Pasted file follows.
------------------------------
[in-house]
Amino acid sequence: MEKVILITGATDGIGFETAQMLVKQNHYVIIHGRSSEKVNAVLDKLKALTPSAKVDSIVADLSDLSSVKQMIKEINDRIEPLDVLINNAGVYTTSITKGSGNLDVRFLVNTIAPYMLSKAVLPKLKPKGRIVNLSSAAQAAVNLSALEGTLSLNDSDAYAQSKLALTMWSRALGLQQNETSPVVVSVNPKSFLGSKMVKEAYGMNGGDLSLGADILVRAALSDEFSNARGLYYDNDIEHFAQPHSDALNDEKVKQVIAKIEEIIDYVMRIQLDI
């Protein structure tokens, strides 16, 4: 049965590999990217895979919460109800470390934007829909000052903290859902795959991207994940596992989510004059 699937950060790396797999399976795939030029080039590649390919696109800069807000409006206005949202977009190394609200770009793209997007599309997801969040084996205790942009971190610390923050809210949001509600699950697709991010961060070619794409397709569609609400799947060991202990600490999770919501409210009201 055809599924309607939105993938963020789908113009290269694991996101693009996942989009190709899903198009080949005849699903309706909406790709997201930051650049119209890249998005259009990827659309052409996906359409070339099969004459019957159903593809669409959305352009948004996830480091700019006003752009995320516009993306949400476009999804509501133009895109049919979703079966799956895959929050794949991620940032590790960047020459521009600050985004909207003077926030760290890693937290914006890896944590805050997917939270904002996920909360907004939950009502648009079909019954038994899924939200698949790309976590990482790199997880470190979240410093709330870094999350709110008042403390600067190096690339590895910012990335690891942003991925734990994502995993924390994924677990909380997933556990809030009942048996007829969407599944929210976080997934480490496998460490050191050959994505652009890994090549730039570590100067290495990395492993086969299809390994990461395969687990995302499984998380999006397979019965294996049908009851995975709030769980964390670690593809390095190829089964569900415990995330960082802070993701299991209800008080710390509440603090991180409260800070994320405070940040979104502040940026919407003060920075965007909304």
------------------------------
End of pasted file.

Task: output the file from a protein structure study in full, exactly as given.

[in-house]
Amino acid sequence: MEKVILITGATDGIGFETAQMLVKQNHYVIIHGRSSEKVNAVLDKLKALTPSAKVDSIVADLSDLSSVKQMIKEINDRIEPLDVLINNAGVYTTSITKGSGNLDVRFLVNTIAPYMLSKAVLPKLKPKGRIVNLSSAAQAAVNLSALEGTLSLNDSDAYAQSKLALTMWSRALGLQQNETSPVVVSVNPKSFLGSKMVKEAYGMNGGDLSLGADILVRAALSDEFSNARGLYYDNDIEHFAQPHSDALNDEKVKQVIAKIEEIIDYVMRIQLDI
């Protein structure tokens, strides 16, 4: 049965590999990217895979919460109800470390934007829909000052903290859902795959991207994940596992989510004059 699937950060790396797999399976795939030029080039590649390919696109800069807000409006206005949202977009190394609200770009793209997007599309997801969040084996205790942009971190610390923050809210949001509600699950697709991010961060070619794409397709569609609400799947060991202990600490999770919501409210009201 055809599924309607939105993938963020789908113009290269694991996101693009996942989009190709899903198009080949005849699903309706909406790709997201930051650049119209890249998005259009990827659309052409996906359409070339099969004459019957159903593809669409959305352009948004996830480091700019006003752009995320516009993306949400476009999804509501133009895109049919979703079966799956895959929050794949991620940032590790960047020459521009600050985004909207003077926030760290890693937290914006890896944590805050997917939270904002996920909360907004939950009502648009079909019954038994899924939200698949790309976590990482790199997880470190979240410093709330870094999350709110008042403390600067190096690339590895910012990335690891942003991925734990994502995993924390994924677990909380997933556990809030009942048996007829969407599944929210976080997934480490496998460490050191050959994505652009890994090549730039570590100067290495990395492993086969299809390994990461395969687990995302499984998380999006397979019965294996049908009851995975709030769980964390670690593809390095190829089964569900415990995330960082802070993701299991209800008080710390509440603090991180409260800070994320405070940040979104502040940026919407003060920075965007909304």